Keep in mind that most of us don't even notice latency until it's quite large, so the original question is a bit tricky. You want a mic that will record decently for under 200? Yes - that can be done. You want a mic that can cope with you as a whisper quiet singer, or a real belter? Then it gets more difficult. USB mics are designed for in the middle - not all have any gain adjustment, so your 200 has to cover a mic and an interface - still doable. As people have said - do you have the other things? Monitors, software, decent computer? PLUS - time to learn? If you're not sure recording will be your thing, then the cheap interface and a cheap mic you can swap at a later date makes a lot of sense.
This ^ is so very true. So often new people to the hobby hand wring for ages about 'stuff'. Don't matter! The gear I and others have suggested will deliver results the guys recording just post ww2 would have KILLED for! Even a $1000 Revox tape deck and mixer would not equal the low noise performance of that interface (well, maybe close with Dolby A but how much more would that have cost?)

So, get a cheap mic and AI if that is all you can afford and get started! You still have much to learn but that budget kit will not hold you back for a very long time.

Dave.
 

rob aylestone

Well-known member
In fact, the budget kit today that often we moan about is amazing compared with just 20 years ago. We obsess with 'best' - there is no such word, just 'most appropriate for now.'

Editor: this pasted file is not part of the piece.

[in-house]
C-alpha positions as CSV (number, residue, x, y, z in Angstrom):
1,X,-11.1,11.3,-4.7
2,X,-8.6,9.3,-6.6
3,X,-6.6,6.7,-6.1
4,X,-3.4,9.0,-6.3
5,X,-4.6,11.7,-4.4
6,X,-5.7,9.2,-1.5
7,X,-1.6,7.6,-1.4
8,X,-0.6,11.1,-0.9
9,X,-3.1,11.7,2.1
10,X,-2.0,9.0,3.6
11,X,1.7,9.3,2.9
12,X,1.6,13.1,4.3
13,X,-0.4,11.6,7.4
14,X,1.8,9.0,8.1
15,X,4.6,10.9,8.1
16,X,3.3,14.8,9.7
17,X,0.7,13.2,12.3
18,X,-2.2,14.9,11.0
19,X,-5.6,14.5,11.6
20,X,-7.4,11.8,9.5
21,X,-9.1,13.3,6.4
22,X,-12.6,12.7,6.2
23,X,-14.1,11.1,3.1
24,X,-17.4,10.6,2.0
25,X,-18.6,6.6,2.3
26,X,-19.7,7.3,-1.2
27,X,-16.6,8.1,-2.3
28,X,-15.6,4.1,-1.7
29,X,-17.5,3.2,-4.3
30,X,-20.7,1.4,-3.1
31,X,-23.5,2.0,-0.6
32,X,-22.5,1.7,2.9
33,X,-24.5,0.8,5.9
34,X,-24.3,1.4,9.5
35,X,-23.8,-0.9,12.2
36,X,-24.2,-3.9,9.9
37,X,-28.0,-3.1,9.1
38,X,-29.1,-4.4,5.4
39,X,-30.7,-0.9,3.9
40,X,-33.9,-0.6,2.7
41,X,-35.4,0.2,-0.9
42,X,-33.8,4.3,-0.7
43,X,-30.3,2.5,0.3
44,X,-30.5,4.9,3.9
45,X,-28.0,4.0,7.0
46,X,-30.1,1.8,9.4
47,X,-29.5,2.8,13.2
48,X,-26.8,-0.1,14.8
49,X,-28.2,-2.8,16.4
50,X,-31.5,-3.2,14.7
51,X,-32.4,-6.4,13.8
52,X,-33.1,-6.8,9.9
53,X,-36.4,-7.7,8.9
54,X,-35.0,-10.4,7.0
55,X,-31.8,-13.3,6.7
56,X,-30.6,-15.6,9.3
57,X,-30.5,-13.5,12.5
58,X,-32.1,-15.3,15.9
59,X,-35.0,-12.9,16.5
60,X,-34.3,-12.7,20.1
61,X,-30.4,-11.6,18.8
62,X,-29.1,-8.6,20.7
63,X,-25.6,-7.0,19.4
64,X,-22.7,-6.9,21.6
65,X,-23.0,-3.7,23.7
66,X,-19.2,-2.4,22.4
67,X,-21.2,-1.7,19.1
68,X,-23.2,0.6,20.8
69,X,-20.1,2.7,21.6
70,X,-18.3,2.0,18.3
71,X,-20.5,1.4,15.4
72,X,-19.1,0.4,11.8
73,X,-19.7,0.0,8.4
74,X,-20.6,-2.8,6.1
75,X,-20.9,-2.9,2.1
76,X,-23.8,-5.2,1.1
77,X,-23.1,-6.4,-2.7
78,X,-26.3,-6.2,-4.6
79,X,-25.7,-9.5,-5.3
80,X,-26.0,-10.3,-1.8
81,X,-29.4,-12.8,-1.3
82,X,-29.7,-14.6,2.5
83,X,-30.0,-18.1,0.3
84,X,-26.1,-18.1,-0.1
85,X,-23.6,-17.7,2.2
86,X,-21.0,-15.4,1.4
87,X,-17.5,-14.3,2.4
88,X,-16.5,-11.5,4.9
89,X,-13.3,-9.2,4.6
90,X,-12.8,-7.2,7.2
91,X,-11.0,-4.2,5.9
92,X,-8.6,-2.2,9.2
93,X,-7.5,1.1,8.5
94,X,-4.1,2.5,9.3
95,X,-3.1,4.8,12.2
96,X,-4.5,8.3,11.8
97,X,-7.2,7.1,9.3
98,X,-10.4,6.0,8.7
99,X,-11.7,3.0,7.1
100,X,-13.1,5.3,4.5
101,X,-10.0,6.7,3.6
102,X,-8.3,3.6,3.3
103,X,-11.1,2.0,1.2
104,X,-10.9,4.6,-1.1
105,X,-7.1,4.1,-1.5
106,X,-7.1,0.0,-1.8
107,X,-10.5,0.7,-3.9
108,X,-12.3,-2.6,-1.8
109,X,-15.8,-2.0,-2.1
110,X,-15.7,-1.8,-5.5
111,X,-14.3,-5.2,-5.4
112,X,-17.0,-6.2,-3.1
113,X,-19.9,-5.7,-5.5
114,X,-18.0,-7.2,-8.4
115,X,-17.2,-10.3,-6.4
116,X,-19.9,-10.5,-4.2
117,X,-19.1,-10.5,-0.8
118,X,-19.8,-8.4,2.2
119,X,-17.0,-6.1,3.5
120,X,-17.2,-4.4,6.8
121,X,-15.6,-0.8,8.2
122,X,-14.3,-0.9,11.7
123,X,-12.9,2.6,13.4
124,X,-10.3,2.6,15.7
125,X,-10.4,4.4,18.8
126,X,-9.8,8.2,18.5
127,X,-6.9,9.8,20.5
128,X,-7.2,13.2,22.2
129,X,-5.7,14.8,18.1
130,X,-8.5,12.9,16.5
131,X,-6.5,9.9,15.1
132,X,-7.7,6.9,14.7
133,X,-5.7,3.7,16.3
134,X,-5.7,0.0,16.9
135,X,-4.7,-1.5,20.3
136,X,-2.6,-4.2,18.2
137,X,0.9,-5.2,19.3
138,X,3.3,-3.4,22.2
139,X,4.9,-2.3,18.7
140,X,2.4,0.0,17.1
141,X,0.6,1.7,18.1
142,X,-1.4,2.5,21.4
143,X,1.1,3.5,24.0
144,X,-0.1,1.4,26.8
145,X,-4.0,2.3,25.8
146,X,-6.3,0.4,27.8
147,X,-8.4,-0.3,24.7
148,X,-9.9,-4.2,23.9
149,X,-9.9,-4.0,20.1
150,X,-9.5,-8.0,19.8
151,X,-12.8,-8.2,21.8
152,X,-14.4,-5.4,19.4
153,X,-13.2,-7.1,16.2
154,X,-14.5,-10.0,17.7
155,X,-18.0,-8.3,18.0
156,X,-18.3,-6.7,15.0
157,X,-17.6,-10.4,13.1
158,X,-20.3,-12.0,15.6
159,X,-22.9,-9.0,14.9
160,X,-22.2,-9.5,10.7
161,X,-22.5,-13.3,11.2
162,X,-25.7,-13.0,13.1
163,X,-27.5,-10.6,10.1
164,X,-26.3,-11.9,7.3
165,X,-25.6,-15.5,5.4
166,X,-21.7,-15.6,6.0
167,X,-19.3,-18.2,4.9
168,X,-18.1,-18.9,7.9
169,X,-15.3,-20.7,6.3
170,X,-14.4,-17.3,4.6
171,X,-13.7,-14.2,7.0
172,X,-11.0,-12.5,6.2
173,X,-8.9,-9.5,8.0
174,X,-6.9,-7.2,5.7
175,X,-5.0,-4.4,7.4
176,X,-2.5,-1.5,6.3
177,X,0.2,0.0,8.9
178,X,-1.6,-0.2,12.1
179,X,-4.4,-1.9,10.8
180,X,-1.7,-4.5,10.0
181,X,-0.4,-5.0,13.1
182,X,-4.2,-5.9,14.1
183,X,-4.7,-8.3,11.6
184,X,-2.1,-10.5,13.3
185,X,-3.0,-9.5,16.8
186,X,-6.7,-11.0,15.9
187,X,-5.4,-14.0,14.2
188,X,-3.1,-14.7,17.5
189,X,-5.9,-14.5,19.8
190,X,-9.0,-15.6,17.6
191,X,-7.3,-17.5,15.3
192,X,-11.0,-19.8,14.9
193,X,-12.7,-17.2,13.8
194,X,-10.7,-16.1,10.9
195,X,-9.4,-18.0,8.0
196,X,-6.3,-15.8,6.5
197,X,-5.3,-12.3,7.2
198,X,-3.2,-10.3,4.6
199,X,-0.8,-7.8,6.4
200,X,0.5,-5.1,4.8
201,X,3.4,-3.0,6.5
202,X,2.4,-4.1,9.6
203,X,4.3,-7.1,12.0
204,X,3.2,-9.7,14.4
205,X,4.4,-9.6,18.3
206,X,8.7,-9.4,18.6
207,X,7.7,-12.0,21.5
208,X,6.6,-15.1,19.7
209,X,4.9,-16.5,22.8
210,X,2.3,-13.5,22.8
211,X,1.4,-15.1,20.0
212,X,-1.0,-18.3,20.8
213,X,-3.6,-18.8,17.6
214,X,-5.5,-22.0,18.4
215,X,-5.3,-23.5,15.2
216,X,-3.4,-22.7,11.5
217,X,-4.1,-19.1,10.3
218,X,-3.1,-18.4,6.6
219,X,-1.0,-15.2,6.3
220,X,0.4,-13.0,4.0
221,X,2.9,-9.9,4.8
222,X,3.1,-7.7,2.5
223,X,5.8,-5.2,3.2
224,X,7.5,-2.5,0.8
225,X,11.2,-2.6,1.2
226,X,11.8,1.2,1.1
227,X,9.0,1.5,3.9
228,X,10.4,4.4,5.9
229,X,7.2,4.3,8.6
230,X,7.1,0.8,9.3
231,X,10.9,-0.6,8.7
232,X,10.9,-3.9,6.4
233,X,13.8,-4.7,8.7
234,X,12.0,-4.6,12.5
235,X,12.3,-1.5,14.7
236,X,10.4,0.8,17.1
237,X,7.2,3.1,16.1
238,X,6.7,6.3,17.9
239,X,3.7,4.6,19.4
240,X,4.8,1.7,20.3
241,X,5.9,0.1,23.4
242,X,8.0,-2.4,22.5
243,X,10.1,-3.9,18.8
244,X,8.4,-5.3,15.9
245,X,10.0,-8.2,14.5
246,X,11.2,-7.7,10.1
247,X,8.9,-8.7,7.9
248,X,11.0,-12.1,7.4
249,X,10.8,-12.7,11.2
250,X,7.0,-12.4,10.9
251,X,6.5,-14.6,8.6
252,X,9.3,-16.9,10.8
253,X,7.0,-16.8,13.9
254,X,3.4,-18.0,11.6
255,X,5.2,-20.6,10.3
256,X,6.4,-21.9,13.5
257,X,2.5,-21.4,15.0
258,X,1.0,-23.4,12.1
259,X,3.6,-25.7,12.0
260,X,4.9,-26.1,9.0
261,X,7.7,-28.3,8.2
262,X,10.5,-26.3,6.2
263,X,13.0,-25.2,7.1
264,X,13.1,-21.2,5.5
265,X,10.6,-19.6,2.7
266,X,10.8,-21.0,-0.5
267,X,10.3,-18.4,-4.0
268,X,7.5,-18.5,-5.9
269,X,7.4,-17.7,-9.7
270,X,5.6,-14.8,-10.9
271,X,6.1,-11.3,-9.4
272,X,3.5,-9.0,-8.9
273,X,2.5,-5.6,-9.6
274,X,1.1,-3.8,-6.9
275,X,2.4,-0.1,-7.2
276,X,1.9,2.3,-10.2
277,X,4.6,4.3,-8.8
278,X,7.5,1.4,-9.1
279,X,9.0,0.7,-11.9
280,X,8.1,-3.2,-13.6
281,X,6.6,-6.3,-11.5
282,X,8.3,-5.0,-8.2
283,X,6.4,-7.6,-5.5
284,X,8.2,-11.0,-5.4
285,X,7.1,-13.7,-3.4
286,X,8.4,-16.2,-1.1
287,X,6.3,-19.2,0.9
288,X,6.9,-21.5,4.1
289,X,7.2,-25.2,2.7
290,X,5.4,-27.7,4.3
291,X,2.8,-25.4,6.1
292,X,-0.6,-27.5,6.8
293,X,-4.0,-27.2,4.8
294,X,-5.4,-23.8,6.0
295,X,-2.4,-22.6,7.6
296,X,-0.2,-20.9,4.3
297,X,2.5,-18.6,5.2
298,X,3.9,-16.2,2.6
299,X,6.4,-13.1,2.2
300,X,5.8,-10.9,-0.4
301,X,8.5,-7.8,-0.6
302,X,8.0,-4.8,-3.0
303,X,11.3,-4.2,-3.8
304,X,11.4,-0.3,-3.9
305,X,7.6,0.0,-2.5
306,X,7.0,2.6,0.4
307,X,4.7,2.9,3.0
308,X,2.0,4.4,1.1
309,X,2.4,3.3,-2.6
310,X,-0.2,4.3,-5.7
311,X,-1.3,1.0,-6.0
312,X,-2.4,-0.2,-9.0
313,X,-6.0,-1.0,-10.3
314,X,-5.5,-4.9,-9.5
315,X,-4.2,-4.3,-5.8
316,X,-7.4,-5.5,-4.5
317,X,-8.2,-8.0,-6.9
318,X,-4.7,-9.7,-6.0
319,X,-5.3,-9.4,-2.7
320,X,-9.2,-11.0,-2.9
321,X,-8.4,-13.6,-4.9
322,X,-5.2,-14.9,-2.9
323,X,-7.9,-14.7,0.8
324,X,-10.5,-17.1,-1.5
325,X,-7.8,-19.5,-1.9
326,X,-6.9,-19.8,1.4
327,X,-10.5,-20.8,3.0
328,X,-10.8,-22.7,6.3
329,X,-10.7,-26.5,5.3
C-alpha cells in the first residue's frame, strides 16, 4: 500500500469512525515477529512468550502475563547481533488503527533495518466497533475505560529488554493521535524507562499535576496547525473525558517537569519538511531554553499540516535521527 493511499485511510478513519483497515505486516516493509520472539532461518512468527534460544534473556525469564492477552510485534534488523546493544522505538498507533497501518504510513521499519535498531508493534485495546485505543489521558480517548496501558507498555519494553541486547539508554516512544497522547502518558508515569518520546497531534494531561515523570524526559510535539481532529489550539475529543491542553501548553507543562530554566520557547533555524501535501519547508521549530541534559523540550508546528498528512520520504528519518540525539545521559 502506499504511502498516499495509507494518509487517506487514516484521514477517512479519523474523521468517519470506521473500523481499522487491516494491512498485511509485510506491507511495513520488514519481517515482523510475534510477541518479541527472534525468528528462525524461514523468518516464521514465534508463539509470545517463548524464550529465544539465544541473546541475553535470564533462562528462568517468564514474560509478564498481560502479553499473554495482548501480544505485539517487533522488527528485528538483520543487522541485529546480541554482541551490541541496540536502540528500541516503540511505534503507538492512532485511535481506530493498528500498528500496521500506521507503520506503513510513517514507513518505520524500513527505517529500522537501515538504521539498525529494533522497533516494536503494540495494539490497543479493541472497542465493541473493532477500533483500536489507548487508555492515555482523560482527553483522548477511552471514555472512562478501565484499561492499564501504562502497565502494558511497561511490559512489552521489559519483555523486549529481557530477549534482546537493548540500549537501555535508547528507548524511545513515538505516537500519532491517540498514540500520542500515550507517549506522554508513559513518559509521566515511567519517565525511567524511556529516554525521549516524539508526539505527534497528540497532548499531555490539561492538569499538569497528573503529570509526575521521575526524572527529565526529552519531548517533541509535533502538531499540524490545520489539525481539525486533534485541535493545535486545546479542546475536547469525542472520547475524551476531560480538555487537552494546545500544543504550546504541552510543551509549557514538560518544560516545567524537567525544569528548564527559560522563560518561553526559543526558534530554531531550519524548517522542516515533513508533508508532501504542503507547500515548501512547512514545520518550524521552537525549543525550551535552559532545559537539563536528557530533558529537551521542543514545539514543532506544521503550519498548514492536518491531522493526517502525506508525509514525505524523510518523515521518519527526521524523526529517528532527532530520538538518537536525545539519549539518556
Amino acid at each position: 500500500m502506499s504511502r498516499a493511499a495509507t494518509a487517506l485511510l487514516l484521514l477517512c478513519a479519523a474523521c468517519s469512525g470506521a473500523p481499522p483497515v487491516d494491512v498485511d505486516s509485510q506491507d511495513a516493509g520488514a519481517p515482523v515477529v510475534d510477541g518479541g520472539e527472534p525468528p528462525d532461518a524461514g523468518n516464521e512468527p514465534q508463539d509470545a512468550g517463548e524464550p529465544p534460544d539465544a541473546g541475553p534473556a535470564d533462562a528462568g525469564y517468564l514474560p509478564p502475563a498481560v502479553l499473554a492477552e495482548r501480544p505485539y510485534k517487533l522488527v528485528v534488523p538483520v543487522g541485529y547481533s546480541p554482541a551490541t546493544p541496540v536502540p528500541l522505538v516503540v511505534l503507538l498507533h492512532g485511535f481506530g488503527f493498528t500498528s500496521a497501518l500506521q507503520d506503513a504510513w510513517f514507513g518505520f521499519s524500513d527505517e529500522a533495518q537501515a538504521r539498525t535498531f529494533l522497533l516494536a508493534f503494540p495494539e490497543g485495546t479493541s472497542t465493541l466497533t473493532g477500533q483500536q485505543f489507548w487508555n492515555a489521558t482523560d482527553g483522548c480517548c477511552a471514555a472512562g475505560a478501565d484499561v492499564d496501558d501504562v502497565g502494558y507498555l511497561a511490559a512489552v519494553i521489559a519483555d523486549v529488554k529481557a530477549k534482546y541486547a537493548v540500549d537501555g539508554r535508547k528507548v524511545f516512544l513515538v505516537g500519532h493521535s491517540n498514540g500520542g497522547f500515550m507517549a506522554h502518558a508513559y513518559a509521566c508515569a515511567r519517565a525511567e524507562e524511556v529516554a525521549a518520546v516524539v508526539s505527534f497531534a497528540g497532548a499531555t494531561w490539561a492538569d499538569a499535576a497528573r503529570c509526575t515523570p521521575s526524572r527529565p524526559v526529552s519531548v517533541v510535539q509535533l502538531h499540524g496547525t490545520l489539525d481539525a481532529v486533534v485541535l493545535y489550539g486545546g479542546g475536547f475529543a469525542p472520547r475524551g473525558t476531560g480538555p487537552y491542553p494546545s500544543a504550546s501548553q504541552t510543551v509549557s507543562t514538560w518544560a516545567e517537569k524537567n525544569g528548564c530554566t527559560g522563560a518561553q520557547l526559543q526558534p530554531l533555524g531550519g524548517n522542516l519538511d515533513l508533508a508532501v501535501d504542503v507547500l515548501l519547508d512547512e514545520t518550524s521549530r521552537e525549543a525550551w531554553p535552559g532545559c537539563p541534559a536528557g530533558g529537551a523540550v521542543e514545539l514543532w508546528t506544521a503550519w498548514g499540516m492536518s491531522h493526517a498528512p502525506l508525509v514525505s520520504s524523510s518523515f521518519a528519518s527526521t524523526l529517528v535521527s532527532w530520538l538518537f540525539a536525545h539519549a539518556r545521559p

ecc83

Well-known member
It is pretty evident to me.


Everything after 1993 is garbage.

Software based has improved.
Depends what you are doing Beak. My son could live with a bit of latency when just palying a MIDI kbd but was really stressed when trying to play the same kbd along with another track and that was at 64 samples IIRC. The gear was an M-A 2496 and Cubase.
Incidentally, we have only had USB interfaces that can better that at about the same price for about 3-5years.

Dave.
 

LazerBeakShiek

AKA Optimus Prime LEGO Vampire
Depends what you are doing Beak
True
Incidentally, we have only had USB interfaces that can better that at about the same price for about 3-5years.
And they keep knocking my socks off too with features and VSTs. Even a Gen1 6i6 or Line6 interface can be had for less than $50 on Reverb. They work and are fully adjustable with software and or a DAW. The interface and some software will get the professional results they want and more.